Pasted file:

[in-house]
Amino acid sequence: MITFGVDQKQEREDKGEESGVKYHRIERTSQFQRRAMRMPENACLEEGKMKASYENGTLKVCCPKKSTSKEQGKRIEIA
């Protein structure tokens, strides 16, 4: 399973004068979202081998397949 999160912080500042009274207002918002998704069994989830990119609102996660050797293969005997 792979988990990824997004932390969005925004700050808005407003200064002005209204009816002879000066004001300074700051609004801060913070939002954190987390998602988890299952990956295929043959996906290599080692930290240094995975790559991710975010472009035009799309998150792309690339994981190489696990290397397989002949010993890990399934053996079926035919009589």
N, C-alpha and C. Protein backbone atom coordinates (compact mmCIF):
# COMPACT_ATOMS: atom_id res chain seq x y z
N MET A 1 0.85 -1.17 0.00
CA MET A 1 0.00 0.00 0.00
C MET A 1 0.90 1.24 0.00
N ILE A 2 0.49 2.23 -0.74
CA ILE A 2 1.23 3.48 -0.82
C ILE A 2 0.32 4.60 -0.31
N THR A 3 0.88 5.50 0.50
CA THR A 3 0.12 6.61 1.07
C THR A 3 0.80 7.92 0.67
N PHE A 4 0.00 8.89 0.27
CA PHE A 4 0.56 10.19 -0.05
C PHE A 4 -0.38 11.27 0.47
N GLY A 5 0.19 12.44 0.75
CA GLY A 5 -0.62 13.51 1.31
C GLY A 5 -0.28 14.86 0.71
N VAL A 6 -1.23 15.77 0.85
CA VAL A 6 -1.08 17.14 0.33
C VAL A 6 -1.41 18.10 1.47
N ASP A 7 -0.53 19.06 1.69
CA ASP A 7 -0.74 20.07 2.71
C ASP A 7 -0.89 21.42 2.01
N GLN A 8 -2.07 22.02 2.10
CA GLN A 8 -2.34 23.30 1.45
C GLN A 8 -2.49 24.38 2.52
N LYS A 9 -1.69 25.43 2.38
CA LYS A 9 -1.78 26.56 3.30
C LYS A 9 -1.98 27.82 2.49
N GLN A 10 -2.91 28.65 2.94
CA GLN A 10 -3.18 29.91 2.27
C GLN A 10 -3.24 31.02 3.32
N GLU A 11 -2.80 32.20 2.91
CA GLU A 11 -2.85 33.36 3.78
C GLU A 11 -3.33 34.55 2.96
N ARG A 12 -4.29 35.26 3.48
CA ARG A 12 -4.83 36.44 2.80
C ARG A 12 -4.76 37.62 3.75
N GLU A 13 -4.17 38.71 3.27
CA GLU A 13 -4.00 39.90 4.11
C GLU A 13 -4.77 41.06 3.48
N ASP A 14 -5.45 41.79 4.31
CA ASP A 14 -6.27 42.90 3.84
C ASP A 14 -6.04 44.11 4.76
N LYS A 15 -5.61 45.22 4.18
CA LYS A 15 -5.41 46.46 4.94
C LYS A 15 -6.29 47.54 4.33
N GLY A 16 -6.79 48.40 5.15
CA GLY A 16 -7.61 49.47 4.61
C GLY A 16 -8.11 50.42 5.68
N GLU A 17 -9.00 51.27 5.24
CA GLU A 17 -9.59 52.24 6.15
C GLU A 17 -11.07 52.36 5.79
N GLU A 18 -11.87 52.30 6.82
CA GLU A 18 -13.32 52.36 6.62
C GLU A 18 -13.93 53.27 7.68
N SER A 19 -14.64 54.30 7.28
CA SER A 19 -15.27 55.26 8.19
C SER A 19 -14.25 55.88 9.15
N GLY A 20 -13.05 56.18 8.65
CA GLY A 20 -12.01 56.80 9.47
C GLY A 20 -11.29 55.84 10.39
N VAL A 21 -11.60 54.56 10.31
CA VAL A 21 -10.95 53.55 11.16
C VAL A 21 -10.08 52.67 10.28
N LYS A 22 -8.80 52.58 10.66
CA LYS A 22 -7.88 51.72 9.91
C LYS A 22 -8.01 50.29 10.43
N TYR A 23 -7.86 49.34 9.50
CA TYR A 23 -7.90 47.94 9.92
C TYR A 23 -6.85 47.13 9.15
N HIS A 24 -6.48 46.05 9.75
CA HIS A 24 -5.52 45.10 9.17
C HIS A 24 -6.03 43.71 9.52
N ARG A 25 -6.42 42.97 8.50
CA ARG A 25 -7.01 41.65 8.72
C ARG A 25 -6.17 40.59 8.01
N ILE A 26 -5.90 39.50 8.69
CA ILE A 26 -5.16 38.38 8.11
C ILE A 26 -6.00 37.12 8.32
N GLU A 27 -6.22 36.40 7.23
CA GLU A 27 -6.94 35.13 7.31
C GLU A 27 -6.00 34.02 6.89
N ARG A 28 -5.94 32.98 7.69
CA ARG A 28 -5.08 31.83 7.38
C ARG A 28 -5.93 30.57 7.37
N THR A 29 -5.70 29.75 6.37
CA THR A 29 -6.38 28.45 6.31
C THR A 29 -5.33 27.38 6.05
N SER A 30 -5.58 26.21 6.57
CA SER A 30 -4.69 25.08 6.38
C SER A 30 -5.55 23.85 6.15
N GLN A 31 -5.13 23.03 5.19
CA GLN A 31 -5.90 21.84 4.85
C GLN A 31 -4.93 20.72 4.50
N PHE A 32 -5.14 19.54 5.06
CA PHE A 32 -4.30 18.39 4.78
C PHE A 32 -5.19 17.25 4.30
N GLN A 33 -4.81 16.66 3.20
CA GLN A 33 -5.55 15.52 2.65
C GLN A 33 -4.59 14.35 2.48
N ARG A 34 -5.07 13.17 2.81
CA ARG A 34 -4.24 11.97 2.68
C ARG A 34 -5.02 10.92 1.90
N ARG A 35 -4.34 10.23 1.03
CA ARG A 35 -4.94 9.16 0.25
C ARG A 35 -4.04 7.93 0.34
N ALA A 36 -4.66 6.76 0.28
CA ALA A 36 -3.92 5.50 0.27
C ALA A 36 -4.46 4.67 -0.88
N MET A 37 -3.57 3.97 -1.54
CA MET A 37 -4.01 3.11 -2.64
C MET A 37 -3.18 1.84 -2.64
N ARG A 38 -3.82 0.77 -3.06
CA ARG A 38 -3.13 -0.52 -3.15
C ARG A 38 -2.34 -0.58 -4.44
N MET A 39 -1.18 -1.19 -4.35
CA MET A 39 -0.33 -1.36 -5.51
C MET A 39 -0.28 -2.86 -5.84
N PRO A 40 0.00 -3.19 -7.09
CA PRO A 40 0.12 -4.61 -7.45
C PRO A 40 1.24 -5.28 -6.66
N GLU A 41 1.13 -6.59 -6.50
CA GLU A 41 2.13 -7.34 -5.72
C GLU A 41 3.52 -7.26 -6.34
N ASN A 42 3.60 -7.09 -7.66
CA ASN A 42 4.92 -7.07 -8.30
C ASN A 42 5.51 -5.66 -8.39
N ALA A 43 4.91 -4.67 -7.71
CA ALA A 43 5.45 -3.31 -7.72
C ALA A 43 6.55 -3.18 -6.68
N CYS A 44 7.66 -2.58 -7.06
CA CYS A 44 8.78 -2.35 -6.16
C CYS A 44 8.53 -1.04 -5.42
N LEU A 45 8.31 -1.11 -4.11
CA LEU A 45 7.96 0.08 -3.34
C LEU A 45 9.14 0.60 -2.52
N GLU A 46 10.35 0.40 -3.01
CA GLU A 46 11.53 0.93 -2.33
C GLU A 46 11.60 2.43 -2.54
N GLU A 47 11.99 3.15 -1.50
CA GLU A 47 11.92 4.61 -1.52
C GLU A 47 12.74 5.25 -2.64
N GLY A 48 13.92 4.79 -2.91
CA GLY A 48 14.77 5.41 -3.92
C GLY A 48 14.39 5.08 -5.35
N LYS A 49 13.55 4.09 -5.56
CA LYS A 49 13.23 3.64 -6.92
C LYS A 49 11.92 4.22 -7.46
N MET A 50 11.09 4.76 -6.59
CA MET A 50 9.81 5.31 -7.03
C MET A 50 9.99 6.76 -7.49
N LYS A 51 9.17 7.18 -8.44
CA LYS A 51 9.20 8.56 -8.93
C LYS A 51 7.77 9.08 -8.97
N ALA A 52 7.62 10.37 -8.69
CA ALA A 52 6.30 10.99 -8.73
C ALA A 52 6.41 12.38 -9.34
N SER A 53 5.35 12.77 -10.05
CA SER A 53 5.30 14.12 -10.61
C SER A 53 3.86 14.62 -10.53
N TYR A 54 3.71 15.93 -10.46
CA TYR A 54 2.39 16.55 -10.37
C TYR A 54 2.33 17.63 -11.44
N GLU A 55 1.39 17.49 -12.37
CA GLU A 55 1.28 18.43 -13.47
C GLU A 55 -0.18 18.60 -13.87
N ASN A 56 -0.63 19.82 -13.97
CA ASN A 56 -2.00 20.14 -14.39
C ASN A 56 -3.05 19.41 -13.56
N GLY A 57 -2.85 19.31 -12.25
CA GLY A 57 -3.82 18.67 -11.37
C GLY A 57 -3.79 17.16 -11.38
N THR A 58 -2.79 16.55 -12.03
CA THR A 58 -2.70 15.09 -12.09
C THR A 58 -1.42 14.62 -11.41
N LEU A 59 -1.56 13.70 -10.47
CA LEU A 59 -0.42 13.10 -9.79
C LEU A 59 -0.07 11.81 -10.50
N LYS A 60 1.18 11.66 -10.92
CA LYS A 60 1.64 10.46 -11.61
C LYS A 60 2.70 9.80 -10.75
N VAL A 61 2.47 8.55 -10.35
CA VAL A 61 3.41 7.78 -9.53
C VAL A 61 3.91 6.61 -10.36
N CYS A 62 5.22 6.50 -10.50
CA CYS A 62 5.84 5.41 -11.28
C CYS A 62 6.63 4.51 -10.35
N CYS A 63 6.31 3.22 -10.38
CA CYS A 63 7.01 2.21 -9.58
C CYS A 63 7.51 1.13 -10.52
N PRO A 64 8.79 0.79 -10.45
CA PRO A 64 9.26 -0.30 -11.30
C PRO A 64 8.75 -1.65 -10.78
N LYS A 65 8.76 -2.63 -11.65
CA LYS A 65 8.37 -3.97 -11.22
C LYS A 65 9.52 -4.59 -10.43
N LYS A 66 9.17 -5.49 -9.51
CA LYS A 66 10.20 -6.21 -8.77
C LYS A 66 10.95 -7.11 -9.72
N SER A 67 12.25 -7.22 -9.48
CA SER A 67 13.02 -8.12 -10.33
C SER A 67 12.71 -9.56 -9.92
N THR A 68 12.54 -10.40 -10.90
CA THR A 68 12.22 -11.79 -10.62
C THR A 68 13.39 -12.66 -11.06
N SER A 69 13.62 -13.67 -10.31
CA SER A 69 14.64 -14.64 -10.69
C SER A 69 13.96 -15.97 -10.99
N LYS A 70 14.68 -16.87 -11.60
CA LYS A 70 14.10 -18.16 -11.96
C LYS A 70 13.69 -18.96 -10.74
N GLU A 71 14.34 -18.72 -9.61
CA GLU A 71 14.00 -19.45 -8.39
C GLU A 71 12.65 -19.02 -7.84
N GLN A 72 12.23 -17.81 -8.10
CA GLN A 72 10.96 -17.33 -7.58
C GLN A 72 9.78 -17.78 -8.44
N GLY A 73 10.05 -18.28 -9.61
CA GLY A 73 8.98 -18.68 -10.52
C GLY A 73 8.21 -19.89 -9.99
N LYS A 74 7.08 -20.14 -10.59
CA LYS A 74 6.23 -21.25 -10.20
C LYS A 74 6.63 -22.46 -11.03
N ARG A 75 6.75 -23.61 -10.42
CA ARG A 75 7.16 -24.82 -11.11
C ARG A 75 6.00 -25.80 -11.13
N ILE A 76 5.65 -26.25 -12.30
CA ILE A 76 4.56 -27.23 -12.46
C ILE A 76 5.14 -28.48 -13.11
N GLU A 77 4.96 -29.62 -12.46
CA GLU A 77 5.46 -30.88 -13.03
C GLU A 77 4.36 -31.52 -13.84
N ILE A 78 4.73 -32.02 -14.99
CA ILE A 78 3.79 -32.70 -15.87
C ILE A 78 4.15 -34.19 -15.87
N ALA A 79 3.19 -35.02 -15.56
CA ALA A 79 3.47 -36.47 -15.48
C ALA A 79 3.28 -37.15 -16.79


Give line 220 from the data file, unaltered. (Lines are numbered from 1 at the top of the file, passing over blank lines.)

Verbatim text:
CA GLN A 72 10.96 -17.33 -7.58